A Famous Irish Legend – Ireland’s Fairy Culture
While I was drawn to the storied landscapes and vistas, the convivial people, the quaint and quirky pubs (funeral homes that double as pubs?), what I relished most was learning about Irish fairy culture legends.
It permeates landscapes and beliefs and is a cultural mainstay. As we passed hawthorns, images of a fairy king, adorned in velvet robes, soon began dancing in my head. When we came upon circular clusters of fairy trees – a “fairy fort,” said Mick – I wanted to peek behind it into the fairy kingdom.
Irish legends and fairies do not come from the same yarn as Disney’s. In fact, they look somewhat like us … except for the leprechauns. Leprechauns are shoemakers by heritage and are the least nice of the fairy kingdom. Known to be mischievous, quite possibly even evil-spirited, in past centuries they were believed to kidnap young boys.
Protecting Boys from the Leprechauns
The first time I saw a photo of an Irish family, which was taken in the late 1800s or early 1900s, I saw four daughters. Surprisingly, all the “daughters” all had boys’ names. Additionally, in a photo of a schoolhouse there were all girls. Many of these “girls,” though, were boys in dresses, and, that goes back to Irish legends leprechaun lore.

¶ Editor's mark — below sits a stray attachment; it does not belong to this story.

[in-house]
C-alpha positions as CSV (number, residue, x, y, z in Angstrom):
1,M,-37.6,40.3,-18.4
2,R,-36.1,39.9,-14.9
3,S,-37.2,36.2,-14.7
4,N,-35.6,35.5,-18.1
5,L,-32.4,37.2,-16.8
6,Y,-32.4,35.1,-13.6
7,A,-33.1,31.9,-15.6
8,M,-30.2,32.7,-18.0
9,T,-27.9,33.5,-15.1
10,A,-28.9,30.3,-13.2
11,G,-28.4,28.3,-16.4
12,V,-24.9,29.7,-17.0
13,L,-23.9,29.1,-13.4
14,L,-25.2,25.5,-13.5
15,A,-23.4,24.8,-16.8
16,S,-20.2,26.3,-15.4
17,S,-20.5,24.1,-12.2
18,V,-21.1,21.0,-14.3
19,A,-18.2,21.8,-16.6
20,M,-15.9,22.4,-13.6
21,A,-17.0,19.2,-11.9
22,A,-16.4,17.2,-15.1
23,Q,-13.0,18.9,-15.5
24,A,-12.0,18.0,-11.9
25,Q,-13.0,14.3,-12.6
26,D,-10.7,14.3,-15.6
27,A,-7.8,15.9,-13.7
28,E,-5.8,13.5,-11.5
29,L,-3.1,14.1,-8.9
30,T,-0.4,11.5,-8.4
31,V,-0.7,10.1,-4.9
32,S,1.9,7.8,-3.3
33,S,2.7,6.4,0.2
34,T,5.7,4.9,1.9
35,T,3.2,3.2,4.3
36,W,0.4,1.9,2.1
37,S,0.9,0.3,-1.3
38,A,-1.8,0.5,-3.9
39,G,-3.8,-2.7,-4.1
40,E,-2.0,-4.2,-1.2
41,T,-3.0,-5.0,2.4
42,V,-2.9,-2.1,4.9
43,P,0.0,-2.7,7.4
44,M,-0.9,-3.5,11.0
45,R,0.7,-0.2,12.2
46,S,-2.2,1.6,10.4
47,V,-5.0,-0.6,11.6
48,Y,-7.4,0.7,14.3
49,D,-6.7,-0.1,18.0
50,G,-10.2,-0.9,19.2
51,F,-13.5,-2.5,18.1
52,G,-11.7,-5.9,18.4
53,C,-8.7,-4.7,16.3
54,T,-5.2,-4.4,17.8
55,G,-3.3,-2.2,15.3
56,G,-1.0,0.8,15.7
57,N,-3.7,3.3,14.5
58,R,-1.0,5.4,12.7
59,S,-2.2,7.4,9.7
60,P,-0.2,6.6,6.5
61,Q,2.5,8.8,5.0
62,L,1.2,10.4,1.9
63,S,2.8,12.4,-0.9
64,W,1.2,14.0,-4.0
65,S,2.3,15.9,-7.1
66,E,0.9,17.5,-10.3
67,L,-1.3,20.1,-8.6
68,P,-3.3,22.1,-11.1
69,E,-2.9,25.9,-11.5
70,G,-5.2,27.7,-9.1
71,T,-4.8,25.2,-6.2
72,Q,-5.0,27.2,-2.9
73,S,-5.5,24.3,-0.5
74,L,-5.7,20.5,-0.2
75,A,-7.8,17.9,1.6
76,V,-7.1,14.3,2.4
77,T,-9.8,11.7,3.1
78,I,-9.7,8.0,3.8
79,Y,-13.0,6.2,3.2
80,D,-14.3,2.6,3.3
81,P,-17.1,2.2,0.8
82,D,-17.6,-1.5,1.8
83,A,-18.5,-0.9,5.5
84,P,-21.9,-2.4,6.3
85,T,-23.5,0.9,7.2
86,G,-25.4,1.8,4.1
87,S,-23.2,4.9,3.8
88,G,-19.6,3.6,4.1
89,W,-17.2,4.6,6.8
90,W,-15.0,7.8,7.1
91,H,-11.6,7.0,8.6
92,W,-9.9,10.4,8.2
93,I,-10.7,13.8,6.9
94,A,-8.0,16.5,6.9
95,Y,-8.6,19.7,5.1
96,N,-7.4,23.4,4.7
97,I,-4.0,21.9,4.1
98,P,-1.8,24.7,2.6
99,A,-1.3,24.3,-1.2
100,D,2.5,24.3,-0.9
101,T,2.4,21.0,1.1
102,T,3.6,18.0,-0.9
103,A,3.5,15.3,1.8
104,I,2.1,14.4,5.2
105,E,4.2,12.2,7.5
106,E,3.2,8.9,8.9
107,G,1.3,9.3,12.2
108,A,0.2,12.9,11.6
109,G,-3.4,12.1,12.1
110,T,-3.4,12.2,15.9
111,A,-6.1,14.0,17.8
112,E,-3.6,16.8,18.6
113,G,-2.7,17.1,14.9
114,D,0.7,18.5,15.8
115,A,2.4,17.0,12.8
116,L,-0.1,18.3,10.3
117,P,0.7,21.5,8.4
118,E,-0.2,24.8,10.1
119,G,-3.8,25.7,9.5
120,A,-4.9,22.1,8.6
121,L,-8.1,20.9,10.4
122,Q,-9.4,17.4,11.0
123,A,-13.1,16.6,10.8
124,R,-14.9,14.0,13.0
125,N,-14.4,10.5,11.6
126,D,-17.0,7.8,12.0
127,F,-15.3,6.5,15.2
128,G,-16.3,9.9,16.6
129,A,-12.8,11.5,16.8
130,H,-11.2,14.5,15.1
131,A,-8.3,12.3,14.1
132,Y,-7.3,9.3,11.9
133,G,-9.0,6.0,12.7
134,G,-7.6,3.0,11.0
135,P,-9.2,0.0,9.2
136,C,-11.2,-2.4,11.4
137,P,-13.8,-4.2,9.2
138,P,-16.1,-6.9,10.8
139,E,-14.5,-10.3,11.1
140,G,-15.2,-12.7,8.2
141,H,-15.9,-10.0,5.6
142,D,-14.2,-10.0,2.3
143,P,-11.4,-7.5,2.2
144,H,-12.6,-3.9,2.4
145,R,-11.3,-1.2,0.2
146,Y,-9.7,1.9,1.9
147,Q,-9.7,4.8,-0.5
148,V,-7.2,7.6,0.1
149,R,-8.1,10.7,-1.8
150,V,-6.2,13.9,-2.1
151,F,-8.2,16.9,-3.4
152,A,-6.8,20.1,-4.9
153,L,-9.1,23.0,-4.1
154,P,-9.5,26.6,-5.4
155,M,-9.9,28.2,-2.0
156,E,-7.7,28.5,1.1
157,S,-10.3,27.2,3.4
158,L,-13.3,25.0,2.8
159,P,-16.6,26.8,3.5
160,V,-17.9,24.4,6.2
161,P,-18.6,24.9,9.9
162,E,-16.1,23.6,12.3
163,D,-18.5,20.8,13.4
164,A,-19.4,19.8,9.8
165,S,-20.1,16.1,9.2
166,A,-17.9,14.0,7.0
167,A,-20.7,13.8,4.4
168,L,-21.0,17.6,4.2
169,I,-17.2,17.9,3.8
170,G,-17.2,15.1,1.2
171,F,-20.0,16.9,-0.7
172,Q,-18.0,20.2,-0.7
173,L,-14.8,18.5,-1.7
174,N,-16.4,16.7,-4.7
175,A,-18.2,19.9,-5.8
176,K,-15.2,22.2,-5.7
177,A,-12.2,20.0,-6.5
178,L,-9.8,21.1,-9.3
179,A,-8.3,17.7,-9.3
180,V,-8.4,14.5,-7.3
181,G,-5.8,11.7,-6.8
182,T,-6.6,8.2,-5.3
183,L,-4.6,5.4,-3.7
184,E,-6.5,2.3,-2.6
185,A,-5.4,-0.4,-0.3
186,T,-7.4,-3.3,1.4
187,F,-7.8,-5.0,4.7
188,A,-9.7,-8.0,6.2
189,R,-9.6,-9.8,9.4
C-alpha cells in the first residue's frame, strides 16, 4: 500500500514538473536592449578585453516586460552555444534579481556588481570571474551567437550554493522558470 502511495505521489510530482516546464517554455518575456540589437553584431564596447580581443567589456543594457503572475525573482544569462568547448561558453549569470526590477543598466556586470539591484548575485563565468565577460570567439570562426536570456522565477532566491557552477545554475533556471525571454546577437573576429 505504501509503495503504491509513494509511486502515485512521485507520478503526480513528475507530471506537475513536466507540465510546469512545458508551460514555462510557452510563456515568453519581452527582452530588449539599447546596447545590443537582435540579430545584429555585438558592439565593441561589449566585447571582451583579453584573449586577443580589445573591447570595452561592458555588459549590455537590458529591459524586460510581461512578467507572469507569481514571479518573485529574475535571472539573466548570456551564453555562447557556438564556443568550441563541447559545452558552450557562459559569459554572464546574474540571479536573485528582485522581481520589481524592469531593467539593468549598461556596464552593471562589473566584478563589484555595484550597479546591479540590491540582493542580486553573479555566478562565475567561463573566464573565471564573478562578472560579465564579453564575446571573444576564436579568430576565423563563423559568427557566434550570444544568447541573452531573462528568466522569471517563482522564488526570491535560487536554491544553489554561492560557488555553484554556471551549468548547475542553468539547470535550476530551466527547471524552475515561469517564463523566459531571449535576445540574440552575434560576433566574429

Because leprechauns are all male, they cannot replicate. So, according to lore, leprechauns steal little boys to ensure the survival of their species. To fool the leprechauns, mothers dressed their boys as girls, although, as I noticed in the photos, they kept boys’ haircuts.
Traditional Musicians and a Professional Irish Legends Storyteller
One evening in Dublin, we had dinner and more at Ireland’s oldest pub. It was the 800-year-old Brazen Head, a short walk from the Temple Bar district. As I did at every pub we visit, I had an Irish coffee.
In an upstairs room reserved for us, musicians played traditional Irish music and a professional storyteller from Irish Folk Tours, Johnny Daly, shared Irish legends and history with us. That meant more on fairies and leprechauns, as well as events in Ireland’s tumultuous history, from British domination to famine.
Like the rest of us in the room, I was also enthralled by Johnny’s stories. Listening to him reinforced for us how Ireland’s history, lore and culture are so intertwined they are inseparable.
When I returned home from my “Irish legends trip,” there was an email from Johnny. He had remembered my interest in the fairy underworld and sent me a list of Irish fairy reference books and articles. As I looked down the list I realized there was more than enough to keep the magic going until my next visit to Ireland.
If You Go:
Irish Tourist Board
345 Park Avenue
New York, NY 10154
Tel. (800) 223-6470
The Brazen Head Pub
20 Bridge Street Lower
Tel: +353 1 677 9549
“An Evening of Food, Folklore and Fairies” is presented by Irish Folk Tours at The Brazen Head.
Email Johnny Daly at [email protected] or call 353 1 218 8555 for booking. For details, go to www.IrishFolkTours.com. Cost is €46 pp adults (€42 age 60+), children (under 6 years) €29.
1105 Ware Street SW
Vienna, VA 22180
Tel: (866) 387-6759